BY JON CRONIN
During the past few decades, Queens has become known as one of the most ethnically diverse counties in all of the United States.
But Jack Eichenbaum, the official Queens borough historian, would take issue with the use of the words “diverse” or “mosaic,” a word that Mayor David Dinkins used to describe the borough.
“I prefer tapestry,” said Eichenbaum, who is a geographer by training.
He added that a tapestry represents the communal sense of an interwoven fabric. As a geographer, he said he has studied how people and events are connected spatially, rather than in time-oriented, linear circumstances.
Queens has long been known for inclusion. The Quakers settled the borough in the mid-17th century and, later, abolitionists snuck runaway slaves through via the Underground Railroad into Canada. Eichenbaum said that a free black community was formed in South Jamaica during the 19th century and as industrialization came to Queens, European immigrants found factory jobs in Jamaica.
In the 1920s, southern and eastern Europeans— particularly Jews and Italians— were commonly branded as separate “races,” which, if unchecked, would “dilute the purity” of the majority, Eichenbaum said. Catholics, who had high birth rates and papal obedience, were often derided in their new home in the United States. By 1924, immigration reform placed strict quotas on immigrants originating from outside northwestern Europe.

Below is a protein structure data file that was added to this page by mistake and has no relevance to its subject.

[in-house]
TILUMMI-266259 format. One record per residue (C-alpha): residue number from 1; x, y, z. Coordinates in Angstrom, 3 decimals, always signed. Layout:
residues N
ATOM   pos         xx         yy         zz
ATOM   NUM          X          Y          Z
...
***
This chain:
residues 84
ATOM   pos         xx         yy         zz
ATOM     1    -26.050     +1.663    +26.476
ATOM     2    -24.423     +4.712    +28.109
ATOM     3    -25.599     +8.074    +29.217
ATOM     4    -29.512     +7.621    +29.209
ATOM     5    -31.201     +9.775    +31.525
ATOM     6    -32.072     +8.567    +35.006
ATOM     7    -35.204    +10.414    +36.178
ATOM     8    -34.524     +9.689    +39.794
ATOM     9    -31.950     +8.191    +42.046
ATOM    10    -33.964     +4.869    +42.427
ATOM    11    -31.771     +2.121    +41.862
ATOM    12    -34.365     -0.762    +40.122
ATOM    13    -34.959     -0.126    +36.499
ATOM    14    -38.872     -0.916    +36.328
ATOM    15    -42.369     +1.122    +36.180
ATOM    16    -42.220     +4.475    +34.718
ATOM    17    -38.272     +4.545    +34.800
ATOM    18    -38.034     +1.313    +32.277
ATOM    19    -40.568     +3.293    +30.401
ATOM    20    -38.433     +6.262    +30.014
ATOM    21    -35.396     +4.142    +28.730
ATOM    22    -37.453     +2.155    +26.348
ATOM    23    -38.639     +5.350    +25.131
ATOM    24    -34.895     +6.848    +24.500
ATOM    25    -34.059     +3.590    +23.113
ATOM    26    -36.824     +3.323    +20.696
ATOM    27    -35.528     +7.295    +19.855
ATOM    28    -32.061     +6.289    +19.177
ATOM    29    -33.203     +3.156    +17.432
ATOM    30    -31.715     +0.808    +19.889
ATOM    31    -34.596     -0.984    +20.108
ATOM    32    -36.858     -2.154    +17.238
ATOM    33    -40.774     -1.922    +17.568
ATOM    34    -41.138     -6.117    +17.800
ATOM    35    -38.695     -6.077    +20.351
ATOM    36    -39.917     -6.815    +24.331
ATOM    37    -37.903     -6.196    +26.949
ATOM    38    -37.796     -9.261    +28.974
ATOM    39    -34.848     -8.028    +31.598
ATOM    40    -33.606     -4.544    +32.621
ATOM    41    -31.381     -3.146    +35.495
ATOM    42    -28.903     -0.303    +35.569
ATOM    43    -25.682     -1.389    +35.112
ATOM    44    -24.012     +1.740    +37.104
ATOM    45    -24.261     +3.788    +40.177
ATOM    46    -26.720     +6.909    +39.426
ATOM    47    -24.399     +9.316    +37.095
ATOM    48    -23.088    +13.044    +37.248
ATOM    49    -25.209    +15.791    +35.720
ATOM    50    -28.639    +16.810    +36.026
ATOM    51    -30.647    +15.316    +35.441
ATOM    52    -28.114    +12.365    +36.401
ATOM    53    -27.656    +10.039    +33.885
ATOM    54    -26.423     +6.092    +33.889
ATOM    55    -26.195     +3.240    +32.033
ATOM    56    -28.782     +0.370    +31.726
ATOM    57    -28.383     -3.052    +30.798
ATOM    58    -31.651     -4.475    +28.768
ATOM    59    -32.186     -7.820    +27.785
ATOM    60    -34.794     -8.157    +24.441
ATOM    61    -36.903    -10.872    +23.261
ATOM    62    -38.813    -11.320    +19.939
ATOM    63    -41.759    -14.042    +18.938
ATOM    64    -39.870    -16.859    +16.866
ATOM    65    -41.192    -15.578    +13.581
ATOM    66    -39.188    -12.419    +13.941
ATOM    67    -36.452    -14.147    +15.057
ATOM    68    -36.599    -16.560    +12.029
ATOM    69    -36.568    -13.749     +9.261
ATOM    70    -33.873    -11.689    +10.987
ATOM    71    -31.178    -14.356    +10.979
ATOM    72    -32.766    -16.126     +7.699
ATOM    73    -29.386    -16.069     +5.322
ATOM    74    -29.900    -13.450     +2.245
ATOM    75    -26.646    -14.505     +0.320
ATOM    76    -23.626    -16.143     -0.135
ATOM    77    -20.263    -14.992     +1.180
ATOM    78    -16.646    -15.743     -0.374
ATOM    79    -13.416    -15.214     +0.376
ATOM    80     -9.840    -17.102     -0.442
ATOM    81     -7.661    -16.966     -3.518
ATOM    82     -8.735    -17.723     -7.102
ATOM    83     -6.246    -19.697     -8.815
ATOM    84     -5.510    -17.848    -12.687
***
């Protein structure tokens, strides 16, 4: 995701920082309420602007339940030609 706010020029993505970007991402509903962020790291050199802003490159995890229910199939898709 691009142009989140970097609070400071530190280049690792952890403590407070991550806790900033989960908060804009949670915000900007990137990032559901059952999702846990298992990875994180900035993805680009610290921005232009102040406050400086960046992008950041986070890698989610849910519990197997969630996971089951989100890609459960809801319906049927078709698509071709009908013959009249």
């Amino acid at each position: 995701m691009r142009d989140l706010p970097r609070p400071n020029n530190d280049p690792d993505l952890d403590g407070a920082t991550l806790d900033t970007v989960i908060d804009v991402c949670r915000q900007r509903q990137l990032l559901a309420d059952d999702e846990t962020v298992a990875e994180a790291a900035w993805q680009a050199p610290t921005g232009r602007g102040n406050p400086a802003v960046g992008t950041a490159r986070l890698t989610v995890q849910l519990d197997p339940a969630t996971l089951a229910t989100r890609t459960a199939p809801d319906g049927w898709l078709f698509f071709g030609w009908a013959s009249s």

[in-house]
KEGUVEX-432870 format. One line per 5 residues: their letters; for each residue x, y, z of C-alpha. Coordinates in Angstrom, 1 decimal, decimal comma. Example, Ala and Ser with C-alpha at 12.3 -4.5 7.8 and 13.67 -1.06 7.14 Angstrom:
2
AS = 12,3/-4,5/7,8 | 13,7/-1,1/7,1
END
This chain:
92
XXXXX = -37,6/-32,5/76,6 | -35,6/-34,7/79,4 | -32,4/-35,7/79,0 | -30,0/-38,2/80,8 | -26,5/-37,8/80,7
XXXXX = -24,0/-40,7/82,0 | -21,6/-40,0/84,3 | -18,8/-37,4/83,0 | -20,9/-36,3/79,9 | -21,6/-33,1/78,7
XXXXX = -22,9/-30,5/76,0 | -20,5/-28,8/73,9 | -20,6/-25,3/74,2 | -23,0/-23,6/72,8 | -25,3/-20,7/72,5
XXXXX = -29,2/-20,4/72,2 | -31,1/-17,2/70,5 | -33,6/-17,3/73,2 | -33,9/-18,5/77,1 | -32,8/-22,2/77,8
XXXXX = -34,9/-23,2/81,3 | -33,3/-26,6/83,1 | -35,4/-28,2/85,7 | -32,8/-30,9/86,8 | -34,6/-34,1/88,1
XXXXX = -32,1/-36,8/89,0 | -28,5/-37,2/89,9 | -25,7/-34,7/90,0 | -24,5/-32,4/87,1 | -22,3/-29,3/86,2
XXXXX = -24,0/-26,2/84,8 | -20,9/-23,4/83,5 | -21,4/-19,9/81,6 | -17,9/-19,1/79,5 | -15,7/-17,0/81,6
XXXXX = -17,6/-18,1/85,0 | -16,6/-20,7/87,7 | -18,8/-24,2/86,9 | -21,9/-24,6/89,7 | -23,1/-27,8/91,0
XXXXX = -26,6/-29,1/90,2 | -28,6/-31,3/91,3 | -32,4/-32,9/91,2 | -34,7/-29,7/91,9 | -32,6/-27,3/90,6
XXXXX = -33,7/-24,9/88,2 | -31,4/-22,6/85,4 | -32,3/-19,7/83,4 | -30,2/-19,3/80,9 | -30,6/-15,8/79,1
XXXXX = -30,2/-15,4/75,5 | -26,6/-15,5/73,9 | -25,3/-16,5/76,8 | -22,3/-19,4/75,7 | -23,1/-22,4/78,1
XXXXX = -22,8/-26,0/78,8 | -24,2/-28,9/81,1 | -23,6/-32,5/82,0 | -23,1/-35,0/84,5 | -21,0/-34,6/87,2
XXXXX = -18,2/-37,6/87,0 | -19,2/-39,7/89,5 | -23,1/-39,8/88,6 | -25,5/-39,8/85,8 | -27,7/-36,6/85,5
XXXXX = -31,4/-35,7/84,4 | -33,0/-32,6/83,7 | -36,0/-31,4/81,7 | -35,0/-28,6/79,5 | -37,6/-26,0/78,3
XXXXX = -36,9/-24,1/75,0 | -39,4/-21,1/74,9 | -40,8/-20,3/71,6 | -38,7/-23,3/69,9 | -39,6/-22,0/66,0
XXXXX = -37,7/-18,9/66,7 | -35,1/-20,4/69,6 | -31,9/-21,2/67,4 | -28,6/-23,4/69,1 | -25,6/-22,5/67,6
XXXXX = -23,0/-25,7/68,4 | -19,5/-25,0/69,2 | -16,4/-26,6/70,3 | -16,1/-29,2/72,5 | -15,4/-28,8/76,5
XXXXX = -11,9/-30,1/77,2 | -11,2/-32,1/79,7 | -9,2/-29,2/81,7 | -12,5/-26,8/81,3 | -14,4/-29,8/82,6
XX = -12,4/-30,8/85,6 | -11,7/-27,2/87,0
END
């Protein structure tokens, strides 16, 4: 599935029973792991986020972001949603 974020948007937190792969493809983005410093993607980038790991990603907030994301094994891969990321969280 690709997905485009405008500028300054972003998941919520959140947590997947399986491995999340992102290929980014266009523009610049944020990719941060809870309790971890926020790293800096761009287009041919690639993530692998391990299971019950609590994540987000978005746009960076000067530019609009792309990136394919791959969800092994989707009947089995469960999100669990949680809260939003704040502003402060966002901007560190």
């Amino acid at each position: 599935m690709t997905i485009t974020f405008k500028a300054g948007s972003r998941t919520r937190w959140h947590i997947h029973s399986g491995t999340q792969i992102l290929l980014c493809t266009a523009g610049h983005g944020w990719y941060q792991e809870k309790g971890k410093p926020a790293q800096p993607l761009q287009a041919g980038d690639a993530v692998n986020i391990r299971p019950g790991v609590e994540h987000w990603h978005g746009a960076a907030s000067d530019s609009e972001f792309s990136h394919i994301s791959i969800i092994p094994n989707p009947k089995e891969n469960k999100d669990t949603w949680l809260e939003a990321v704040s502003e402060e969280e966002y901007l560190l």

The next boom arrived post-World War II after when immigrants began to suburbanize and South Jamaica became Queens’ largest and most concentrated African American neighborhood.
Eichenbaum said that Elmhurst became the most “inter-racial community” in the 1950s and that tolerance in the community stemmed from the wives— rather than husbands— in the neighborhood.
“The wives met each other at the park, on the street and in the grocery store,” he said. “It was the men who were more prejudiced.”
However, Eichenbaum believes that the most critical time for immigration came in the mid-1960s as the World’s Fair was in full swing in Queens. At the time, skilled laborers from countries represented at the fair came to Queens to work there, especially Taiwanese and South Koreans.
“Many stayed as new immigrants and formed the core of the new skilled immigrant communities now centered in Flushing,” he said.
He pointed out that this was during the height of the Cold War and the U.S.’s alliances— mainly those belonging to the North Atlantic Treaty Organization and Southeast Asia Treaty Organization— were the only ones represented at the World’s Fair.
Emmanuel Cellar, a congressman representing Queens and Brooklyn, was vehemently opposed to immigration quotas imposed in the 1920s. The Hart-Cellar Act opened up immigration in the U.S. for skilled laborers and eventually led to the snowball that became an immigration avalanche.
Eichenbaum said that Colombians and Latinos relocated to Queens to practice law and medicine, catering to the growing Spanish-speaking population. Health professionals had been in short supply after the advent of Medicare, he said.